Clonal T-cell receptor gamma-chain gene rearrangement by PCR-based GeneScan analysis in advanced cutaneous T-cell lymphoma: a critical evaluation.J Pathol. 1999 Jun; 188(2):146-54.JP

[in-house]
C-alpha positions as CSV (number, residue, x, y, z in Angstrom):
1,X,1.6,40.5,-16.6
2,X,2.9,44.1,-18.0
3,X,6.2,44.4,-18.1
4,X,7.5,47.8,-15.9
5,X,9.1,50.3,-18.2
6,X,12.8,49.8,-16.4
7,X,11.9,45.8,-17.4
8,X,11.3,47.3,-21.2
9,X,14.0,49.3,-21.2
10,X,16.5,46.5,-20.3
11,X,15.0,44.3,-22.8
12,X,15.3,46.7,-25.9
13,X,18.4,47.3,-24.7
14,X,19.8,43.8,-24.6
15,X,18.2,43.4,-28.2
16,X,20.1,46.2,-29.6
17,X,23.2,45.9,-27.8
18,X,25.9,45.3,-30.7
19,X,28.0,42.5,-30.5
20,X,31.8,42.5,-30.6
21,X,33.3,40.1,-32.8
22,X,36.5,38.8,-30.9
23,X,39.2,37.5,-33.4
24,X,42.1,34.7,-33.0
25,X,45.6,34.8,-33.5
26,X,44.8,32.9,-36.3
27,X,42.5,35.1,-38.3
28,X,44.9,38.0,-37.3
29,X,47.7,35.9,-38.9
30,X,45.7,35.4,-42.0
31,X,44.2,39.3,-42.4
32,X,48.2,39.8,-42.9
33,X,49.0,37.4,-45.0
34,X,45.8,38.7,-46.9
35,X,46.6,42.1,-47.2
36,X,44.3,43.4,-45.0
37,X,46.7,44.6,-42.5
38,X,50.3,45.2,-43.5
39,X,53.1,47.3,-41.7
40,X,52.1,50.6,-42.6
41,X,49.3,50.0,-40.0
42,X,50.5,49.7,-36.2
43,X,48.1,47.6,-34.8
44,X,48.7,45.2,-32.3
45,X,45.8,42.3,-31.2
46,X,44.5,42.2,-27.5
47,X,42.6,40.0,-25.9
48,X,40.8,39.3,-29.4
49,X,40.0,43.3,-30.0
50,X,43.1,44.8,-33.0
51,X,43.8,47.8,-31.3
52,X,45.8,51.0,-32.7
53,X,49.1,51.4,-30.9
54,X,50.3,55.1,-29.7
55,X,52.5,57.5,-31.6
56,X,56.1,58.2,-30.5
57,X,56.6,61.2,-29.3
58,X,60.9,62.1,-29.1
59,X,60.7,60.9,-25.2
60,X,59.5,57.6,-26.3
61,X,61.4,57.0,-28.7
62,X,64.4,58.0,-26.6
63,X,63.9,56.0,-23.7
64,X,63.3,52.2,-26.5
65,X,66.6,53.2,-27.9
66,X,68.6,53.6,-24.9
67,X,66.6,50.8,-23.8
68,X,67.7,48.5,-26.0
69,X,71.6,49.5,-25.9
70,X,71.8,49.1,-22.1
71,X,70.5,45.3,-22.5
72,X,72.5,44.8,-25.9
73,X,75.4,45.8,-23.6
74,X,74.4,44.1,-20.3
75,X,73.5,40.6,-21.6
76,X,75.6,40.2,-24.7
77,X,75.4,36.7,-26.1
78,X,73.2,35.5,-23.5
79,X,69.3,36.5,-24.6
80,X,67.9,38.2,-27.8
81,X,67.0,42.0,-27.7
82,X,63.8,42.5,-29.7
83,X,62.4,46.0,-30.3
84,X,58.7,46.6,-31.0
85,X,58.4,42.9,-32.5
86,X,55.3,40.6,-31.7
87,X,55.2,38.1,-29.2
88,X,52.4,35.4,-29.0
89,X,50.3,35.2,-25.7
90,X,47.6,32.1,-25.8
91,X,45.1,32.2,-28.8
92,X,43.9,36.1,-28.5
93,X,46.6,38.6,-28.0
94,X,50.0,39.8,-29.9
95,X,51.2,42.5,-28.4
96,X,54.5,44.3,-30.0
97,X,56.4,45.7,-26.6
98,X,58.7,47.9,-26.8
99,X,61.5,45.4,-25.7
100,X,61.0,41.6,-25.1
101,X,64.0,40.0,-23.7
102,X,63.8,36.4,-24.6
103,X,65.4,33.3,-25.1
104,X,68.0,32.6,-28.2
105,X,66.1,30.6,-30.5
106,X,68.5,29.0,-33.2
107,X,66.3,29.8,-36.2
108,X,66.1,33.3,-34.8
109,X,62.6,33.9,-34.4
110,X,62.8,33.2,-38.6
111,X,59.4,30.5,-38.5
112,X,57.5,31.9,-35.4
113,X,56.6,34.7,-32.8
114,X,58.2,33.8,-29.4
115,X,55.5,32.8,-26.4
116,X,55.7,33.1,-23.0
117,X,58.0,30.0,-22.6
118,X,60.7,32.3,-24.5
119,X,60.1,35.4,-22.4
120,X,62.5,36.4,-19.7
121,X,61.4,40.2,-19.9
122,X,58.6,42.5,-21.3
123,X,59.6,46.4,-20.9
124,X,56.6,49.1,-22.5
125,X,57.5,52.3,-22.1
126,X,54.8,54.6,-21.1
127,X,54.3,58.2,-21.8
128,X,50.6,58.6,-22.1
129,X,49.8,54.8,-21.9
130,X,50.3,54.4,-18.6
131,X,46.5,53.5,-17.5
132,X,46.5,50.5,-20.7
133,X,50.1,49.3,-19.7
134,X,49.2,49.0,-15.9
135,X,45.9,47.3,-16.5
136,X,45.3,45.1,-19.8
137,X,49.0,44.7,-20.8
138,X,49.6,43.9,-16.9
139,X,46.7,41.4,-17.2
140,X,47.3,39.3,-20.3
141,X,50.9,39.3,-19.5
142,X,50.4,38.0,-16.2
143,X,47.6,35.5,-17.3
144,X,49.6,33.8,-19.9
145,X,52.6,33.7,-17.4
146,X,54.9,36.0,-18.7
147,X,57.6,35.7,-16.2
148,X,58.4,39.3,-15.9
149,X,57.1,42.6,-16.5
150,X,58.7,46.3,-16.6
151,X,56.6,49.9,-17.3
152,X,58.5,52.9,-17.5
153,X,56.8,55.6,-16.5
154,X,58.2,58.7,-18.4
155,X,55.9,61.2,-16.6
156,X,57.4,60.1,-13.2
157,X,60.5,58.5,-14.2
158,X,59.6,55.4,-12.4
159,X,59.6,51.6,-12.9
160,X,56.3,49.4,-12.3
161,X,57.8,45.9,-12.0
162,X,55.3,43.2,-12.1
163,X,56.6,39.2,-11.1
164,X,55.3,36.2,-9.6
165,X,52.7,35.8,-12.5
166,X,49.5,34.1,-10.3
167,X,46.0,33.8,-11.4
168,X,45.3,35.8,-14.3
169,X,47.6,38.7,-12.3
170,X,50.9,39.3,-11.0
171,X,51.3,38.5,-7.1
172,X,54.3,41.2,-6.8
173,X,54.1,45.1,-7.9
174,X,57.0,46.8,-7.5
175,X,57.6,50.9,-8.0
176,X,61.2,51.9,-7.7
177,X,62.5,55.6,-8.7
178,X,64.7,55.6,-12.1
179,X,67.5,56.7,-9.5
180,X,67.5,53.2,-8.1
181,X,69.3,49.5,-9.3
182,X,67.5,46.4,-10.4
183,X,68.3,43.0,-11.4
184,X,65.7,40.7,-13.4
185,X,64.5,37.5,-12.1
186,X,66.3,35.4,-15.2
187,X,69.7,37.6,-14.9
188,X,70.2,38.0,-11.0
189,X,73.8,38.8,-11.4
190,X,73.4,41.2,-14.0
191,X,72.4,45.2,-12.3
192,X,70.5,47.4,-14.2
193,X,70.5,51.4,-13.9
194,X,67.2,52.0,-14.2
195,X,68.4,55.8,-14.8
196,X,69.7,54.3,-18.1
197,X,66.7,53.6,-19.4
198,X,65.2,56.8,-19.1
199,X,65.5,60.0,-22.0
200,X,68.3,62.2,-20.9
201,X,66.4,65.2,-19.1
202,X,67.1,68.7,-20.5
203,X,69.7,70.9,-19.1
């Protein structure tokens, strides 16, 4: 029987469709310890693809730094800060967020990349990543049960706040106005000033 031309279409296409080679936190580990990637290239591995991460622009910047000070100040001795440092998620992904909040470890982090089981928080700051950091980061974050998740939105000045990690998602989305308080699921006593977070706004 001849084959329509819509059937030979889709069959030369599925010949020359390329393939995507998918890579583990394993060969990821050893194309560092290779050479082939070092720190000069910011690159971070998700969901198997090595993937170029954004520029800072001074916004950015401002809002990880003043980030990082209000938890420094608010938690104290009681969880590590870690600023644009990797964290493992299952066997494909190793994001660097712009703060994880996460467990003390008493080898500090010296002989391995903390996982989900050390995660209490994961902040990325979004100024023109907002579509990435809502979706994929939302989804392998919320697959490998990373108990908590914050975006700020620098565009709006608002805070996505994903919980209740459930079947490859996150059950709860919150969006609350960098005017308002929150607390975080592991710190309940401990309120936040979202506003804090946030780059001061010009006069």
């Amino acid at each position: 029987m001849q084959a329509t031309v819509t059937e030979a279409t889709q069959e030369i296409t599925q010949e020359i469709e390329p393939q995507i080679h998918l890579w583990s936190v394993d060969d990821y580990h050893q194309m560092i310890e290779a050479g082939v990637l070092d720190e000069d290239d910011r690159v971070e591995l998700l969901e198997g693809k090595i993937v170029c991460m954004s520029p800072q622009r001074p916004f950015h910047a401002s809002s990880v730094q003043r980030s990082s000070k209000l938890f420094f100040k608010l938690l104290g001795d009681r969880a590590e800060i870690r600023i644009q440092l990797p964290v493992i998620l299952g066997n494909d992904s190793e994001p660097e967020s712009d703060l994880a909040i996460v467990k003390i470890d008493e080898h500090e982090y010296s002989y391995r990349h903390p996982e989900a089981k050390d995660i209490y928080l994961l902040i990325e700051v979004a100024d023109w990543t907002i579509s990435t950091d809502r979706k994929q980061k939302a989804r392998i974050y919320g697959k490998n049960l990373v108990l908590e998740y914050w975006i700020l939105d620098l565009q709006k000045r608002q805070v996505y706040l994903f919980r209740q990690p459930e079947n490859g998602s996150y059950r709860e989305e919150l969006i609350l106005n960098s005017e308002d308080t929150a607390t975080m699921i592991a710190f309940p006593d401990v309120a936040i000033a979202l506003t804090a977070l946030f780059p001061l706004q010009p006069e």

Detection of clonal T-cell receptor gamma (TCRgamma)-chain gene rearrangement is a promising approach to distinguish between cutaneous T-cell lymphomas (CTCLs) and reactive T-cell infiltrates. Despite the improved sensitivity by using the polymerase chain reaction (PCR) rather than Southern blot analysis, monoclonality could be demonstrated in only 53-90 per cent of CTCL biopsies in recent studies. In the present study, formalin-fixed, paraffin-embedded specimens of 21 selected patients with clear-cut advanced-stage CTCL were analysed using a semi-nested TCRgamma PCR with newly developed consensus primer pairs. Detection of PCR products was done by GeneScan analysis (GSA); this technique is advantageous due to its sensitivity and accuracy in the detection and size determination of PCR products and it is easier to interpret than direct read-outs from TGGE or DGGE gels. In serial dilution experiments, TCRgamma-PCR-GSA allowed the detection of clonal, rearranged T-cells with a high in vitro sensitivity against a polyclonal background (1-6 per cent). Despite the selection of clear-cut, advanced-stage CTCL cases, however, dominant clonal TCRgamma-chain gene rearrangement was found in only 16 of the 21 patients analysed, indicating an overall clinical sensitivity of 76 per cent. Specificity was evaluated using biopsy specimens from 21 control patients suffering from long-standing psoriasis (n=13) and eczema (n=8). Surprisingly, GeneScan profiles showing apparently single dominant peaks were detected in 14 per cent of these skin lesions, but these profiles turned out to be pseudo-monoclonal by repeated determinations. In conclusion, TCRgamma-PCR-GSA does not suffice reliably to exclude malignancy, due to its limited clinical sensitivity, but with precautions taken to detect pseudo-monoclonality and to secure specificity, TCRgamma-PCR-GSA is a valuable instrument in the diagnosis of CTCL.